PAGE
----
Note that this is a small demo project and not a full-scale commercial plant, so cost on this scale is, of course, high. Hopefully, this development will lead to a commercialization in the future.

Governments should increase their R&D funding to speed up the process of introducing fuels that has potential to substitute a large share of gasoline and diesel (e.g. DME) rather than spending most of their money on niche fuels with limited future potential, such as e.g. ethanol, biogas and biodiesel.


One source or feedstock for DME is black liquor the liquid waste stream from pulp and paper industries.

There is much sound reason to place a higher value on toxic waste treatment to fuel. This is one example.
Others include municipal waste to bio diesel,(etc)methane/ GTL, algal filtration methods that will remove nutrient from water.
Maybe even nuclear from coal generator's fly ash.

I'd really like to believe that the nuclear fuel and power industries were up to that task.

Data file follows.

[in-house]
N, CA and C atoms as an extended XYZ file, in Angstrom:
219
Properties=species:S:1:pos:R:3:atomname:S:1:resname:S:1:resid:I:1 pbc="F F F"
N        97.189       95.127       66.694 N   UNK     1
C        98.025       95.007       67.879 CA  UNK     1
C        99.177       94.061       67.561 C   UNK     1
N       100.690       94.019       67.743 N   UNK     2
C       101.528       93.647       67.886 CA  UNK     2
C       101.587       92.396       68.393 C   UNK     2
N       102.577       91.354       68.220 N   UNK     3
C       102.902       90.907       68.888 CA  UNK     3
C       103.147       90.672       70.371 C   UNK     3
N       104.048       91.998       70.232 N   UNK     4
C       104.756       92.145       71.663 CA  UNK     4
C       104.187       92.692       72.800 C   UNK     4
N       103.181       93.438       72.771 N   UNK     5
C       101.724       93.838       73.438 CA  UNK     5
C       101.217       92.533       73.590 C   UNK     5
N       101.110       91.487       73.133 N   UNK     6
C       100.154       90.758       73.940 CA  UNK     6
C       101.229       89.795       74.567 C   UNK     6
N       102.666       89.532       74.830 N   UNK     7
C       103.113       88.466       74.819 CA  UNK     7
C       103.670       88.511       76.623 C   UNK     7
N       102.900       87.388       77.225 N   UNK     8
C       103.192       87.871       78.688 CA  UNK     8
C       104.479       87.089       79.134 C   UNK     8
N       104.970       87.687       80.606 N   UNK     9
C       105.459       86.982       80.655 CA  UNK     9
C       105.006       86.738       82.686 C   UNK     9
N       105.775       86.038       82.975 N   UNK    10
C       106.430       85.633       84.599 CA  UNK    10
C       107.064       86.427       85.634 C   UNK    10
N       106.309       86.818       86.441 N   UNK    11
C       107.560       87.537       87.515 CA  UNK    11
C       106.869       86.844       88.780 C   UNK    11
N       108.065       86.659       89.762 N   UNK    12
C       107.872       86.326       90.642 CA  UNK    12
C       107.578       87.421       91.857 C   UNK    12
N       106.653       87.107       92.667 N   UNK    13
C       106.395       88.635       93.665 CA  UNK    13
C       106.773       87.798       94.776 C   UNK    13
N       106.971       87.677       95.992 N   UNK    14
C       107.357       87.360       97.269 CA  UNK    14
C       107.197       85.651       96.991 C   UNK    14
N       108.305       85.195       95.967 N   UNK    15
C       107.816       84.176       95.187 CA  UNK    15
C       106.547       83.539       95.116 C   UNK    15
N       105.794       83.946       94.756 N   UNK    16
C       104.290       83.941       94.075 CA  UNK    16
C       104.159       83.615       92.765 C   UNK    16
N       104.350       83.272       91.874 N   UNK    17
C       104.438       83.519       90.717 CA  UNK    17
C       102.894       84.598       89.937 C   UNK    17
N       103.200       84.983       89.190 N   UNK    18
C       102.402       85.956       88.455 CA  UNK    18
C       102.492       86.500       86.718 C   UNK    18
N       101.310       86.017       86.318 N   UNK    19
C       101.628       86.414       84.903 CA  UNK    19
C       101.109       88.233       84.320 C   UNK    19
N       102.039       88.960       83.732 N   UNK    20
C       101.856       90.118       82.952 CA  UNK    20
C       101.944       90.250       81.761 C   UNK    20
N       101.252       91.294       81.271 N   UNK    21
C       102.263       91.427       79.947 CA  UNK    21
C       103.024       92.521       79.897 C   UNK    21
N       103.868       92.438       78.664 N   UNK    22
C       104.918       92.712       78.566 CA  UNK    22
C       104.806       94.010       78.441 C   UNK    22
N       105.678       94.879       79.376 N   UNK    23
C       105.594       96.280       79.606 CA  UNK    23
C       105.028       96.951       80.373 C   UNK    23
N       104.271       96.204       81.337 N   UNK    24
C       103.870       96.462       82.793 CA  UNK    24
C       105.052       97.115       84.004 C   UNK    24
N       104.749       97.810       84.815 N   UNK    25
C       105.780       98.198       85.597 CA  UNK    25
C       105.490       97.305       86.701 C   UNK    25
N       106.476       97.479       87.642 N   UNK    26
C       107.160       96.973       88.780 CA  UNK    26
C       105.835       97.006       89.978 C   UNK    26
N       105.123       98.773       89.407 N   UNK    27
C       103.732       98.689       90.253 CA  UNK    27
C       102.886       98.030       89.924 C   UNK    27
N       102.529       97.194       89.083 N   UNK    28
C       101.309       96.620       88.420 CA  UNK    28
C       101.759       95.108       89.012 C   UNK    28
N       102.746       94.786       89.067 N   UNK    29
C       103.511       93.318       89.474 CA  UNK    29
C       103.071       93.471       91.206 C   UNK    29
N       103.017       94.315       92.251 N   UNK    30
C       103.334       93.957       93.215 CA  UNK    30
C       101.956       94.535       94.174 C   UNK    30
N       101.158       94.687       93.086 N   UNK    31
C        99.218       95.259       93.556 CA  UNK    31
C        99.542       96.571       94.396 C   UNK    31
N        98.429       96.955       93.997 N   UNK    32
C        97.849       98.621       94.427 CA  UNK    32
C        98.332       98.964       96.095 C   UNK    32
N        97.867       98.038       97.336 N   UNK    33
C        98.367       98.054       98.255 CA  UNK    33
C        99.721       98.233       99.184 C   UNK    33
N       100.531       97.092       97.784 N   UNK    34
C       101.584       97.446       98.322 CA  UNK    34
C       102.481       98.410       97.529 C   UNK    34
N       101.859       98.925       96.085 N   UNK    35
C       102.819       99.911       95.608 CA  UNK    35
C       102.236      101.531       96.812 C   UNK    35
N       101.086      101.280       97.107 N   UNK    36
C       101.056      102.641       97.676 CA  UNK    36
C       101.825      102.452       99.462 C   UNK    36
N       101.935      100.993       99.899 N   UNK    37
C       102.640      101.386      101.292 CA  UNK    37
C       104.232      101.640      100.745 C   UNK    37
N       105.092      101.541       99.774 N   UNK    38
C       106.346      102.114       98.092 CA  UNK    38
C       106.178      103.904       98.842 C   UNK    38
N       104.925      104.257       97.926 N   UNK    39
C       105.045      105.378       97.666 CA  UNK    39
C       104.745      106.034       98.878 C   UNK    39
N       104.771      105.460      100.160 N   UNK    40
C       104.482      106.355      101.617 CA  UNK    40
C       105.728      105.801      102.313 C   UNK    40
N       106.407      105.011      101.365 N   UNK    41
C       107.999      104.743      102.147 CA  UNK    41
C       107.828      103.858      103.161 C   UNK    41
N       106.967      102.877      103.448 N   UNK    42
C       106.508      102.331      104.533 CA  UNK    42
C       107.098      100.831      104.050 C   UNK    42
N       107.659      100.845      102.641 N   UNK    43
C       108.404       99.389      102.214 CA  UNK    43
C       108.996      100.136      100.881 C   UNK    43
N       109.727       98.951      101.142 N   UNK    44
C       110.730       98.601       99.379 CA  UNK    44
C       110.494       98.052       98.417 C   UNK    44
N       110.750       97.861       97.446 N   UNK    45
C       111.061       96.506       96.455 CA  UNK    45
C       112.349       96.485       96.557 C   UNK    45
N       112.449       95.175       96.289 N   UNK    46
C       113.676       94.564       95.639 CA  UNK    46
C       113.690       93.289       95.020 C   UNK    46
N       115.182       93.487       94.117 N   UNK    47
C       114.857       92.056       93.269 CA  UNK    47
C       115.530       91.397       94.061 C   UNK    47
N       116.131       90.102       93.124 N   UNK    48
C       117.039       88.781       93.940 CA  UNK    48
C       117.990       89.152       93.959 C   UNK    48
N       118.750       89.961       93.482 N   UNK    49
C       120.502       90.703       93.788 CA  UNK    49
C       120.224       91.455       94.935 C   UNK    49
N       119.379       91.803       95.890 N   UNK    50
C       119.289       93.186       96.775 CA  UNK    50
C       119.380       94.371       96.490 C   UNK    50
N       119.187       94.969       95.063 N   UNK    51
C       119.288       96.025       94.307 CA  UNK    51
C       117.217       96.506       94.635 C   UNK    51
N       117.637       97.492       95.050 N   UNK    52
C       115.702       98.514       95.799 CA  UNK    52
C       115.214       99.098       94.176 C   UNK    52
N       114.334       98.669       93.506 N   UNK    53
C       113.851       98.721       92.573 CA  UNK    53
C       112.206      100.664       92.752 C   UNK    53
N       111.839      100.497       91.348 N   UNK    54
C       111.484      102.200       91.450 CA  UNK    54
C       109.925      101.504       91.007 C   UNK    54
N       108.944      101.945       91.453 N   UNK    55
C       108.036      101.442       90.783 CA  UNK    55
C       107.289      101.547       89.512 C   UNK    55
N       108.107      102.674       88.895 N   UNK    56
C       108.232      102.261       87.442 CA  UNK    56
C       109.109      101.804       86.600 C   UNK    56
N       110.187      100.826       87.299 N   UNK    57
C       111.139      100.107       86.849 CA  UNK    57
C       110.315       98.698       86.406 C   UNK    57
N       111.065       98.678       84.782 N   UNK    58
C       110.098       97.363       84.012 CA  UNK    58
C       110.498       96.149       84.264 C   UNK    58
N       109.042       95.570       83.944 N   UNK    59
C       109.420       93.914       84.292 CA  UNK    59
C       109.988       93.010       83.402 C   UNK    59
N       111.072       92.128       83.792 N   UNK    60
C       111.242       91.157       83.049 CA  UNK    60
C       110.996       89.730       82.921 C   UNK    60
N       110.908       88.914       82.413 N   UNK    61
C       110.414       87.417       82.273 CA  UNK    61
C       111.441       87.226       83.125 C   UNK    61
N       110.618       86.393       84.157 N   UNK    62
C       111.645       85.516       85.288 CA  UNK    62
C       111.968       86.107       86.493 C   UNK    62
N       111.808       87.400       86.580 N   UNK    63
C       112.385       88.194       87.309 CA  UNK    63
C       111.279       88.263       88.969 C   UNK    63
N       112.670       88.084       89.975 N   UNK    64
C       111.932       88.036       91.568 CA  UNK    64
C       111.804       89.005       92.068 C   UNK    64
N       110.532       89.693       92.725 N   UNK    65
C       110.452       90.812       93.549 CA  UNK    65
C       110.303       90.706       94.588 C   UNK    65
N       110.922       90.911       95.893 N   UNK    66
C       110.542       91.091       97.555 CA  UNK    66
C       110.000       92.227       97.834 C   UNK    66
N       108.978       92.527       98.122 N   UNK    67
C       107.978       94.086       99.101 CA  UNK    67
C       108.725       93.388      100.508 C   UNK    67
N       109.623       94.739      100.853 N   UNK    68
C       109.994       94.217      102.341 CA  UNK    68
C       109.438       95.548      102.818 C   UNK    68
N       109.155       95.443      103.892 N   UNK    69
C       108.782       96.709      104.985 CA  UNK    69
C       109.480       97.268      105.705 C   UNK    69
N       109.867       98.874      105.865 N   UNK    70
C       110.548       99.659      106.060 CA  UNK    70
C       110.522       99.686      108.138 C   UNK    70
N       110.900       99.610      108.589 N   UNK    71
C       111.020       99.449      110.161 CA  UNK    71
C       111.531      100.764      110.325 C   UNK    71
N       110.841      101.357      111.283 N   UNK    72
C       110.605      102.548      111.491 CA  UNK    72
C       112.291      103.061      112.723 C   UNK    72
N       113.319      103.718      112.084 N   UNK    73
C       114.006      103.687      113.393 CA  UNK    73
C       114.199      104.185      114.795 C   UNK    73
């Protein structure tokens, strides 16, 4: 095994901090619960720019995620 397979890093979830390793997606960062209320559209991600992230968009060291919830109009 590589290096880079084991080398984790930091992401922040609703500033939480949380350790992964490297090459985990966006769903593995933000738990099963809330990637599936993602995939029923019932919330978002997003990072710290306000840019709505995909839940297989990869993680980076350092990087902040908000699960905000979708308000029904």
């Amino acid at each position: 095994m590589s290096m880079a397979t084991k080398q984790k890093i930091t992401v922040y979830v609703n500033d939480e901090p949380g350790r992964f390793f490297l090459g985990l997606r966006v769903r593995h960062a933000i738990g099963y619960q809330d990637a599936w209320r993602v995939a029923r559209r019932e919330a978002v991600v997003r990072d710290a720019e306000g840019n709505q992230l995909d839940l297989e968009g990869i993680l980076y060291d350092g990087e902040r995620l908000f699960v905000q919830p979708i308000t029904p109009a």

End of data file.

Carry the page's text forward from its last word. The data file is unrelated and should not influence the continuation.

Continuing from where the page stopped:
the black liquor is transformed into syngas. any carbon-source can be transformed to syngas, so the potential for waste-to-DME or biomass-to-DME is enormous.

Donough Shanahan

Surely using black liquor is not very clever. While other sources may be available, most comes from the pulping industry where the liquor is then burned to make the mill almost self sustainable (after excess water is removed). In America alone this burning contributes more carbon neutral energy than solar, wind and geothermal combined.


Maybe - Even smarter to use at the mill, but the article really only states that it is the most economical, not necessarily the answer to finding suitable bio fuel feedstock more generally.
However If there are electricity substitutes wind, solar, hydro, other or from over production or 'off peak', then these alternatives could be substituted at the mill.
Then the gasifiers can 'bottle the output' for sale as a high grade energy source to outside customers.